Event security is always primarily about protecting people, and security for CES is not any different. But as it introduces a great deal new tech, often as shiny new things that represent vast amounts of dollars in sales and share prices, security at CES can also be very much about asset protection.
Event security takeaway: Event planners and CSOs would like to make sure that security providers can offer robust proof of how they will protect highly valuable physical assets. From build-approximately tear-down – and everywhere in the middle. Maintaining an amiable and open guest experience, while simultaneously protecting against from simple theft to sophisticated industrial espionage, is a challenge for people working in event security. At CES, the process is that larger.
As is famous, most theft is internal. We don’t know how many flat screen TVs we’ve pulled out of dumpsters over the years, but it’s greater than a few. There are plenty of men and women working internally at this type of massive show, and it’s impossible for corporate event security teams to keep close track of every one of them. Protecting assets entails working closely with logistics providers, venue security managers and staff, unions (remember, Vegas is really a union town) and other stakeholders to make sure systems are established to deter and discover “accidentally dumped electronic devices” and more.
The build-in started immediately after New Year’s Day and lasted an extremely intensive week. The next CES will probably have near to 250,000 participants and can cover at least two along with a half million square feet (232,000 m^3) of exhibition space. Even during Las Vegas, which holds over 20,000 conventions per year, CES is a big deal. In reality, it’s the biggest deal in a town that’s used to some very big deals, plus it creates significant logistical challenges for everybody.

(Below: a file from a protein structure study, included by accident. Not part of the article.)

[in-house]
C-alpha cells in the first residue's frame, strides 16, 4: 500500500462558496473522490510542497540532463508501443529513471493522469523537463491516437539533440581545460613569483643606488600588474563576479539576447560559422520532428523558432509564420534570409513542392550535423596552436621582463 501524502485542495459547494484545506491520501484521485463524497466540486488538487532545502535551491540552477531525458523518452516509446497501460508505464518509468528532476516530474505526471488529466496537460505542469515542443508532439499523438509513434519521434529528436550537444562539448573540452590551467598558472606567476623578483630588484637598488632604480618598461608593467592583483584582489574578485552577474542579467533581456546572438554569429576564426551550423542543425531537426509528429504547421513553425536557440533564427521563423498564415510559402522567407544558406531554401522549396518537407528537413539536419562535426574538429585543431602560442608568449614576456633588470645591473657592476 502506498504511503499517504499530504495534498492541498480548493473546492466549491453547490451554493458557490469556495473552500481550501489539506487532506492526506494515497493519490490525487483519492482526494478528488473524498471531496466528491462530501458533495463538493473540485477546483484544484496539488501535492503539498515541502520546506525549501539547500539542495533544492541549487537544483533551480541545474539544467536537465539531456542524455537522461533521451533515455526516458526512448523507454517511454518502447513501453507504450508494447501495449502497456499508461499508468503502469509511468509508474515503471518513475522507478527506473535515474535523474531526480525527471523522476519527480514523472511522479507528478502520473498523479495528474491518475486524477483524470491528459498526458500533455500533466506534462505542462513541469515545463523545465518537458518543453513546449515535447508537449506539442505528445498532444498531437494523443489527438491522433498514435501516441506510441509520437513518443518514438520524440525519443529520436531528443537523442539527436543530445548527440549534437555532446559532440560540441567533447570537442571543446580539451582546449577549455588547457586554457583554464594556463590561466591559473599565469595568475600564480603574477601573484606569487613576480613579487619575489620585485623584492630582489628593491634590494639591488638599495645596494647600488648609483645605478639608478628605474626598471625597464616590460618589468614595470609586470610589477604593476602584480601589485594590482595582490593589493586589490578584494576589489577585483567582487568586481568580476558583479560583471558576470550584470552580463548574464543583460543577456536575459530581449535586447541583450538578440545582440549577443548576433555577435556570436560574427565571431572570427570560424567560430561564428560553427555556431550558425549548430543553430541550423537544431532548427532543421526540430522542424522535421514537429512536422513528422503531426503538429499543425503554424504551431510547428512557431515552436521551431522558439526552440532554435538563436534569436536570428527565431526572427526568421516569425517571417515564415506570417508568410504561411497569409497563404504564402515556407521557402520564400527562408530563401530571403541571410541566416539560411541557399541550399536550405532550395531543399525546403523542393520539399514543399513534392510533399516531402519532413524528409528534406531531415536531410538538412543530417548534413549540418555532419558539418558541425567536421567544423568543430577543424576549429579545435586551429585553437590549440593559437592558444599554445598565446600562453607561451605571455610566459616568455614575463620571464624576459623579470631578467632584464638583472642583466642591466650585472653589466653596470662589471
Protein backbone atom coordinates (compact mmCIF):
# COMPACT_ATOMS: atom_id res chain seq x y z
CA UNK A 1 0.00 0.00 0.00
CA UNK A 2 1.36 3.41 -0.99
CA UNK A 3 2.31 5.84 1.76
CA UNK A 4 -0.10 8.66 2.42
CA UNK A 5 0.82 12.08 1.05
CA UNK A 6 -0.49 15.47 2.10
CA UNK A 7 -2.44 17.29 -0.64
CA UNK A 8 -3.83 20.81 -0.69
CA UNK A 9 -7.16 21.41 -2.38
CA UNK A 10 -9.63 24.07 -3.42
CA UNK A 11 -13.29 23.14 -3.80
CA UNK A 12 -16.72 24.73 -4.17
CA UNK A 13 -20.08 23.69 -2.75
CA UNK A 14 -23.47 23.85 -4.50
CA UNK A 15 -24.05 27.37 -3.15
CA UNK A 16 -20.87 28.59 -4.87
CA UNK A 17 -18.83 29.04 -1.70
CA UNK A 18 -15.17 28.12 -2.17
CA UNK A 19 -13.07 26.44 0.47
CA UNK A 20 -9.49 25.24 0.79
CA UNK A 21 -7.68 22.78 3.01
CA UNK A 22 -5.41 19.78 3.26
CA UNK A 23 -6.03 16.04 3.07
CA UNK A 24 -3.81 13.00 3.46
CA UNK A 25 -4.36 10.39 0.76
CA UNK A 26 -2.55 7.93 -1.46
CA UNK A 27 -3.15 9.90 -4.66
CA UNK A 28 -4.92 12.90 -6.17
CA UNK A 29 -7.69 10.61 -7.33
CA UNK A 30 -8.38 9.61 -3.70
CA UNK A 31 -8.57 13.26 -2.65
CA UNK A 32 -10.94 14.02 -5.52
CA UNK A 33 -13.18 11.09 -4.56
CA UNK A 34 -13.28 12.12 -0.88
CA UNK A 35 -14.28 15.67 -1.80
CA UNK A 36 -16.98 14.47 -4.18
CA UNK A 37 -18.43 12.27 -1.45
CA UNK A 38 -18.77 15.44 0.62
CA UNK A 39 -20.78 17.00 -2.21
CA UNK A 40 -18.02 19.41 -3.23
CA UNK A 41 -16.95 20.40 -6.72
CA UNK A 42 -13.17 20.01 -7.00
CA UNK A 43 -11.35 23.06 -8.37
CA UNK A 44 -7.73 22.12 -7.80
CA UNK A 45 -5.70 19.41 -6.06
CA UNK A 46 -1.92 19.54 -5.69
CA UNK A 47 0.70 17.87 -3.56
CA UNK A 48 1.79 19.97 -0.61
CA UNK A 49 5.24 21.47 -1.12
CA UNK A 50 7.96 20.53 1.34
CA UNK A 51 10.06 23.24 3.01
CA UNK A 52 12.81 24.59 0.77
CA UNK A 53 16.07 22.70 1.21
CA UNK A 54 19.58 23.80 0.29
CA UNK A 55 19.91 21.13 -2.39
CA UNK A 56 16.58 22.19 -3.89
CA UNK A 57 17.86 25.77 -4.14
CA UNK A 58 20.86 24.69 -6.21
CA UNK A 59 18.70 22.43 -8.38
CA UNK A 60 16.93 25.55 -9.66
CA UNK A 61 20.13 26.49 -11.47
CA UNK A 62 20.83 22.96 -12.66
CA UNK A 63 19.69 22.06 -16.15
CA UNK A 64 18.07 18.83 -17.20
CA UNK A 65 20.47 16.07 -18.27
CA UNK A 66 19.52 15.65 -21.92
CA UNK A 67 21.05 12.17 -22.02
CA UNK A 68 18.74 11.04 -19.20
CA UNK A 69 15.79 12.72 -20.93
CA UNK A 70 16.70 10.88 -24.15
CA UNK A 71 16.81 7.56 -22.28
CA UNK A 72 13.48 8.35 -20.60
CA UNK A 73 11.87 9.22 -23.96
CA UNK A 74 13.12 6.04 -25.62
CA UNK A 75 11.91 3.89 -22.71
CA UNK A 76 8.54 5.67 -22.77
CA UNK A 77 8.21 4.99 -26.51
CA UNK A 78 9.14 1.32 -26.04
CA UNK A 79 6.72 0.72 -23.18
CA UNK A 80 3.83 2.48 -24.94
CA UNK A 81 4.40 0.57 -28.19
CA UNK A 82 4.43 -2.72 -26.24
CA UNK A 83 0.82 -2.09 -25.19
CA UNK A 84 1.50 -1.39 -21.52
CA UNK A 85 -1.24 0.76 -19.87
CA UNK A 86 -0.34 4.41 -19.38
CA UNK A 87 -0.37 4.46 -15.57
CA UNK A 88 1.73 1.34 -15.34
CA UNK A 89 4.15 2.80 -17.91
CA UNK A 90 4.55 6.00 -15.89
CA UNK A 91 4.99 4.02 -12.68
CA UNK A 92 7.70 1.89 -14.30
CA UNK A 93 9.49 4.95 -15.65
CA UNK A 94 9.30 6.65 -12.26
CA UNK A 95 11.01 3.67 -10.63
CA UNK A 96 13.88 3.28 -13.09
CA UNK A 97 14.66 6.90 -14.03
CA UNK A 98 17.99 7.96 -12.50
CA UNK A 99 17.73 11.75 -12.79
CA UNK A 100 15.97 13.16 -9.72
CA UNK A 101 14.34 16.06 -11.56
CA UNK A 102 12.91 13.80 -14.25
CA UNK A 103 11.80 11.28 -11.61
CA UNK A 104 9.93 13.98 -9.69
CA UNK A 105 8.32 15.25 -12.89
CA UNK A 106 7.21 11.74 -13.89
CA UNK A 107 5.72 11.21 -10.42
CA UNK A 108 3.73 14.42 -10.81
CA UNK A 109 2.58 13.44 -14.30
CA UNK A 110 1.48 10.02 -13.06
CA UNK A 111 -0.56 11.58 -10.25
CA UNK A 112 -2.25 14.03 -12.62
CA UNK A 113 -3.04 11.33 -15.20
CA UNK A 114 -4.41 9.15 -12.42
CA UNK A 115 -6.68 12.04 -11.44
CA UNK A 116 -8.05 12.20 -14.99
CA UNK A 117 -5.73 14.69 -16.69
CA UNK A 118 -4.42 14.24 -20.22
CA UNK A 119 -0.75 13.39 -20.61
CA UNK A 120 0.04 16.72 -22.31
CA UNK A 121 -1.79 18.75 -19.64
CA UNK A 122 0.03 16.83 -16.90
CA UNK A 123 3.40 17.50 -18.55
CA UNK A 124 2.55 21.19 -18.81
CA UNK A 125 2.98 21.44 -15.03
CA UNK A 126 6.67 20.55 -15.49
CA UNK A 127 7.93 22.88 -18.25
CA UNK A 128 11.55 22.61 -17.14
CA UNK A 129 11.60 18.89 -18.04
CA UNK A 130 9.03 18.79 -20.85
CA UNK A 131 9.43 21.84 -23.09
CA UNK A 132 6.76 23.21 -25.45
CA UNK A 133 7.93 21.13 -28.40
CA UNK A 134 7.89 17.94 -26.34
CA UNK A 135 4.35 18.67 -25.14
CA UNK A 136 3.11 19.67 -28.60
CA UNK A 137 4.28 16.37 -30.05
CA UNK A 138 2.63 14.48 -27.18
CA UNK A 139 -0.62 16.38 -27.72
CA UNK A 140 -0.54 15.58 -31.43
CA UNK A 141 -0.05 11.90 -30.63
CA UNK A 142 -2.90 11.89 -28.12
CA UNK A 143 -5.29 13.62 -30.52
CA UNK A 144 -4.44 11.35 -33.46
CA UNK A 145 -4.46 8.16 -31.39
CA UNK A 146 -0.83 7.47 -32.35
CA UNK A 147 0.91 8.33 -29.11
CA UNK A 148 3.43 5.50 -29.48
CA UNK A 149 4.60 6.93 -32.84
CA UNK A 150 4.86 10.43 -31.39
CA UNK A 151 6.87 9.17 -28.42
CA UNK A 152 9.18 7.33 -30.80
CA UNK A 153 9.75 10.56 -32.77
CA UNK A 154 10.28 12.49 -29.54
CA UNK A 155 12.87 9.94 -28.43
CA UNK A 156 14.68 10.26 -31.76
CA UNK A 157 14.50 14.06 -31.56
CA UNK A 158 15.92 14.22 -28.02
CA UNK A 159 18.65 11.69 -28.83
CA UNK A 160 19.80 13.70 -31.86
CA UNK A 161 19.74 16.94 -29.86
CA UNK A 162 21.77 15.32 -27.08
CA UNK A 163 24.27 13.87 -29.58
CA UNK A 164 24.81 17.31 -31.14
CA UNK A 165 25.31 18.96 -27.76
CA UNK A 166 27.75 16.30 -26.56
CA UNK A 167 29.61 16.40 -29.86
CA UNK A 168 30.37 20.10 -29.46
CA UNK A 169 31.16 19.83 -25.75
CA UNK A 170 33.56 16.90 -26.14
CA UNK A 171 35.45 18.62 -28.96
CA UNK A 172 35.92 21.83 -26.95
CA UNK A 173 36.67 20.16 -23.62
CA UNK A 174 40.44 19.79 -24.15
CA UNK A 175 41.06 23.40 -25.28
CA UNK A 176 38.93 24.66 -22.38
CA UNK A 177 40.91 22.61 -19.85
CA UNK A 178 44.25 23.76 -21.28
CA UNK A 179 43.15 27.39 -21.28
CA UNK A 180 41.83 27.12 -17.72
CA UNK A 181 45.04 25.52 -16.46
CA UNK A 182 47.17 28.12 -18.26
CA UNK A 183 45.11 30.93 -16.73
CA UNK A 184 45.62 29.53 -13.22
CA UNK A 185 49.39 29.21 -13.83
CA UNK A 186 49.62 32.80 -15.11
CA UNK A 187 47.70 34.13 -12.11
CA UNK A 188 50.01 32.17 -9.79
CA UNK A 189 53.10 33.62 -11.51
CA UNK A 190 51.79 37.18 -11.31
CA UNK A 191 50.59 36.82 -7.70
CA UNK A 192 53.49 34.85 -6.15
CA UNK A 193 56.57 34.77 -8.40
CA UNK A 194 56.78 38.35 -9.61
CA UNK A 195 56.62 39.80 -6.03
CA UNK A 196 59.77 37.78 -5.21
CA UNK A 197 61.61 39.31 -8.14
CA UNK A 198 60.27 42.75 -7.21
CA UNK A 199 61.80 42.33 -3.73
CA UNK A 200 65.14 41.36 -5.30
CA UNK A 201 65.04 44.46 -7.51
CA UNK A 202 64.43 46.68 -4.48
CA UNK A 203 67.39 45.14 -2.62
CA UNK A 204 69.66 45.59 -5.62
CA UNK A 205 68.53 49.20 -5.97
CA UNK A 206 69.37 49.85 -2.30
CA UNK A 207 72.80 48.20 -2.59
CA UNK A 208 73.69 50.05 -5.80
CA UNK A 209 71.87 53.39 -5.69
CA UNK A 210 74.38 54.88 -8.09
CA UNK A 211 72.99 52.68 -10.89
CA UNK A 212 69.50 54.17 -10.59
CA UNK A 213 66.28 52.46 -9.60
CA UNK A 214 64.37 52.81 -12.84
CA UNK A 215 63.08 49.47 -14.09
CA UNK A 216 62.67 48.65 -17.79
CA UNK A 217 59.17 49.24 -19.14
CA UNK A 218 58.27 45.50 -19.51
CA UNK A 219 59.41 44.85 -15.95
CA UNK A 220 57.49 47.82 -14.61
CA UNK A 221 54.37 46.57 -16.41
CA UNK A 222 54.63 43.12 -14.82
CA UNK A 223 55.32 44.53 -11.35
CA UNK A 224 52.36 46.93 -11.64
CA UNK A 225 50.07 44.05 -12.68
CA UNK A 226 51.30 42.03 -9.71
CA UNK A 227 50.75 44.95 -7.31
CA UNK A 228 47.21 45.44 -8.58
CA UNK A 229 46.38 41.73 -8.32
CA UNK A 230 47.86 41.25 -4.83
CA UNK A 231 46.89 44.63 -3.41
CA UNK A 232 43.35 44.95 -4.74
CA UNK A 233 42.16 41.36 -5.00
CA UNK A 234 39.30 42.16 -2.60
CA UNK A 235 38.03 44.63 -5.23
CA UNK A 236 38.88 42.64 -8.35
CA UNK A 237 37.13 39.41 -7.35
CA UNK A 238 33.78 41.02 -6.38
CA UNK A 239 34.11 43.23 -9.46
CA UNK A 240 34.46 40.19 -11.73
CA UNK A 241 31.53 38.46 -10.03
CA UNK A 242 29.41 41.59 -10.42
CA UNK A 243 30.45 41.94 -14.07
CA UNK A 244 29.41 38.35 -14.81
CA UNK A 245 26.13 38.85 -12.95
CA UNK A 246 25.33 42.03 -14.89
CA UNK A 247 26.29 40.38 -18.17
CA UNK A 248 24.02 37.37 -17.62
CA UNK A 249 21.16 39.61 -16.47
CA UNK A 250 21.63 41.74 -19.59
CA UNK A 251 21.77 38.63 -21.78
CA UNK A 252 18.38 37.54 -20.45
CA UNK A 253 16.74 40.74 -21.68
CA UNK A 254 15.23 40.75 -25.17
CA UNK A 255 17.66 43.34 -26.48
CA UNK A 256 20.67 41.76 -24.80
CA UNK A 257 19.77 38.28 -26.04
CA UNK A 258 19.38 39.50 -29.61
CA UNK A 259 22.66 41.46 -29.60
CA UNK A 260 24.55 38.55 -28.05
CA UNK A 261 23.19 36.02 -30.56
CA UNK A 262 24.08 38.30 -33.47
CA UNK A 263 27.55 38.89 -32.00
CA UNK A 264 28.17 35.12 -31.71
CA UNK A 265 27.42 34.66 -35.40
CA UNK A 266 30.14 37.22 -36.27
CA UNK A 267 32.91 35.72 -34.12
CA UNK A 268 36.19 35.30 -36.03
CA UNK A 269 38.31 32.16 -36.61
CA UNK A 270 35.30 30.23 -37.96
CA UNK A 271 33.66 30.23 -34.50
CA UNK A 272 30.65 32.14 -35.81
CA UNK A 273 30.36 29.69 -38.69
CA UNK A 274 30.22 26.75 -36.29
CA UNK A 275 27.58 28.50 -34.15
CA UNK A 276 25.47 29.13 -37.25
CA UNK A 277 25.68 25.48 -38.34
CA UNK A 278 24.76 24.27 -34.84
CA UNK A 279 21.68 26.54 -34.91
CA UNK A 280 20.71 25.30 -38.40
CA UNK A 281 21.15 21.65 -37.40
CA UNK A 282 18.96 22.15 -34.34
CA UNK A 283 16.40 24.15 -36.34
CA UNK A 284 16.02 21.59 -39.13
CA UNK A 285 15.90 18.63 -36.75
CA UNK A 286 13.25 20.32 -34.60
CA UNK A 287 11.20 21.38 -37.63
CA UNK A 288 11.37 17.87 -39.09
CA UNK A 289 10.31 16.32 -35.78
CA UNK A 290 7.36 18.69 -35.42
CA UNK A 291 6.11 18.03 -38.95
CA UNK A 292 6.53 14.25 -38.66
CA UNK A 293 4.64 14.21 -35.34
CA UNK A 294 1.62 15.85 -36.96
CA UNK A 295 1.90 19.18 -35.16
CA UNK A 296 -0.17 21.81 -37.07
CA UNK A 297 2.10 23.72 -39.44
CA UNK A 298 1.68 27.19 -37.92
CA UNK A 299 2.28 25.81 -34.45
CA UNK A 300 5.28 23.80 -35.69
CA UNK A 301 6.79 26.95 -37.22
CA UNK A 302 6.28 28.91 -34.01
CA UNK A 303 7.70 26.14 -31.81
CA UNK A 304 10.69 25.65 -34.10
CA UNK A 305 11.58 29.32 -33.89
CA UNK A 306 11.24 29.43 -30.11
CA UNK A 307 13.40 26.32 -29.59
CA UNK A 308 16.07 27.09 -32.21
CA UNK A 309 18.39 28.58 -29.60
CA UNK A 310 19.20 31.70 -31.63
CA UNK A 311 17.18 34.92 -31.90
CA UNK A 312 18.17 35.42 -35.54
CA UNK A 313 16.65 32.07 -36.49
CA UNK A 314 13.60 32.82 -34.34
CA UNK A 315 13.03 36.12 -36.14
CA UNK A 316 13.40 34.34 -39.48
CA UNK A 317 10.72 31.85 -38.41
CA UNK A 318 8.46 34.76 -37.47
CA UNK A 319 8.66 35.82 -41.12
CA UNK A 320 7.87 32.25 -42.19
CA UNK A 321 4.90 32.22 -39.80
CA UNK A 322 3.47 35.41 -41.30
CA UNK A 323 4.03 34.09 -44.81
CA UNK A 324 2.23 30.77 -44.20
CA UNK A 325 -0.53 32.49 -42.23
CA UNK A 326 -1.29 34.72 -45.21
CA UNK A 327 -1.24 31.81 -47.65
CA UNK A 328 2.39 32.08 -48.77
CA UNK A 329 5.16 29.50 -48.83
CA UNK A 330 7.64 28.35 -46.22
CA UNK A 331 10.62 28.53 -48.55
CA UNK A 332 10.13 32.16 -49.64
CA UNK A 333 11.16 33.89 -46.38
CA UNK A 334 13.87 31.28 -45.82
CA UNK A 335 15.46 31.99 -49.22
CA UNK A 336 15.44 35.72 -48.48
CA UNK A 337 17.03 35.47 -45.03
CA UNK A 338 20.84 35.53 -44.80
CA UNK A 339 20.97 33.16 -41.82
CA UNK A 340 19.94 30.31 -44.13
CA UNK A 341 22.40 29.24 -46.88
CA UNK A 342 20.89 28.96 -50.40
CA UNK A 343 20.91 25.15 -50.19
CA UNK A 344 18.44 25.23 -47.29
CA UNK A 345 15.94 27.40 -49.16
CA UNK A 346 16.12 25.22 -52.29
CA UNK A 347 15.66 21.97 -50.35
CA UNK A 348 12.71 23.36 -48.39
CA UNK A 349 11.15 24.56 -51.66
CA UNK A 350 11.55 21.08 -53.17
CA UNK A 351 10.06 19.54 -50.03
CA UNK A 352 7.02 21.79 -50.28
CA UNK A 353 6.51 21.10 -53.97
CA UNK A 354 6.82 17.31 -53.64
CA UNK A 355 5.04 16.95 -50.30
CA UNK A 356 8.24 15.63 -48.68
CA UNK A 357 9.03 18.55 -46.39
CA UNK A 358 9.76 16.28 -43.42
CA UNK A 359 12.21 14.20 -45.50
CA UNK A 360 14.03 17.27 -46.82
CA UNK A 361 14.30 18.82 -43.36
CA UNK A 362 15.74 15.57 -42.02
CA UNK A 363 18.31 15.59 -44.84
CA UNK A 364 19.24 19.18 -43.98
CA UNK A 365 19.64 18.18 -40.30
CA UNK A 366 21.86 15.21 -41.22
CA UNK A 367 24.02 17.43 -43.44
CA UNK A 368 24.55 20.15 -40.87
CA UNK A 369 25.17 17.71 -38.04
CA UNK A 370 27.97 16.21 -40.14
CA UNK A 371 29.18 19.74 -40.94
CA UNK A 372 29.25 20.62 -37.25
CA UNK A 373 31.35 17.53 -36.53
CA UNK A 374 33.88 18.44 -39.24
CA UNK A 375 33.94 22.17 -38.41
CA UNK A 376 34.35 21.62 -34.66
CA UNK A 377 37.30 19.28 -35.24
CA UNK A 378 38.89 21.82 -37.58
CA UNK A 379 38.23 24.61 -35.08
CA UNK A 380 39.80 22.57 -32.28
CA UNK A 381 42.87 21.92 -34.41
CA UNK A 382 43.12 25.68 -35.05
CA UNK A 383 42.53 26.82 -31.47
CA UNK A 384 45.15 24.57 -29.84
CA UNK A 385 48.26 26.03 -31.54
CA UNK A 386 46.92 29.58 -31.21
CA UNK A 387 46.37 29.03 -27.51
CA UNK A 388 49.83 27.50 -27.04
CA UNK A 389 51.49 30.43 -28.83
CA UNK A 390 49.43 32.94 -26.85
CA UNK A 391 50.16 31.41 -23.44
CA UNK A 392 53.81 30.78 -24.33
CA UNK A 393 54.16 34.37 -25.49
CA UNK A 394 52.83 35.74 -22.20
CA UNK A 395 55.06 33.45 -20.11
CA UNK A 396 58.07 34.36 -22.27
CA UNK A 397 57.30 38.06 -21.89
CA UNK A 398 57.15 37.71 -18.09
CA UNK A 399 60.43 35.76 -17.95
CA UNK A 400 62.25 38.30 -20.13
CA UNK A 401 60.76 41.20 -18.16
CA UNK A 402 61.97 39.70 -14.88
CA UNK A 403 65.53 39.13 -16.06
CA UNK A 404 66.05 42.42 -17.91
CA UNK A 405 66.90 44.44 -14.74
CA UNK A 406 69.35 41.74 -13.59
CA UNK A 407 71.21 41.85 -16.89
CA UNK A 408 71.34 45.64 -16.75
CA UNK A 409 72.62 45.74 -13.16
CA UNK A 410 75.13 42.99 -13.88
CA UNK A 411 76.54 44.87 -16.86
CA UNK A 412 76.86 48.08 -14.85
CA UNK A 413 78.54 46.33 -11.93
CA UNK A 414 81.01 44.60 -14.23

Event security takeaway: You snooze you lose. Need for event security company is high, and there are supply issues for practically everything corporations will need. For instance, the Vegas Convention and World Trade Center, the primary venue, hires over 350 security officers locally all itself, only for CES. Get organized and book resources early – or you’ll be put aside with second-tier solutions.
But event planners and security teams must also really sharpen their scheduling skills to attain success. Build-in and build-out periods are hyper-busy, too, with thousands of people moving around an incredible number of dollars’ amount of new tech. Meticulous planning and execution are necessary to ensure end-to-end security.
A year ago a lot more than 7,000 print, on the internet and broadcast professionals attended CES. They generated nearly 60,000 media mentions worldwide in intense competition to be the first to break a story and provide tkijkj audiences using the latest tech news. Many of the coverage is immediate: journalists equipped with everything from iPhones to onsite studios are ready to capture what’s new and interesting, and upload it to the net within a few minutes.
Event security takeaway: We’ve seen people do all sorts of things at CES. One moment a guy is trying to pocket a thousand-dollar gadget; the next moment someone is staging a spontaneous, one-man demonstration designed to highlight grievances against a brand or CEO.
Thanks for visiting the front side page. Are you prepared to visit viral with everything else you do as security professionals, from greeting guests to taking care of critical incidents? How security personnel react to these occurrences is important not only to the protection of individuals and assets, but additionally to corporate reputations. Event security teams need to approach CES in the same way they could work a live broadcast show, because that’s what it is. Should they don’t plan ahead and train how they will defuse eye-catching disturbances, they might become news, too.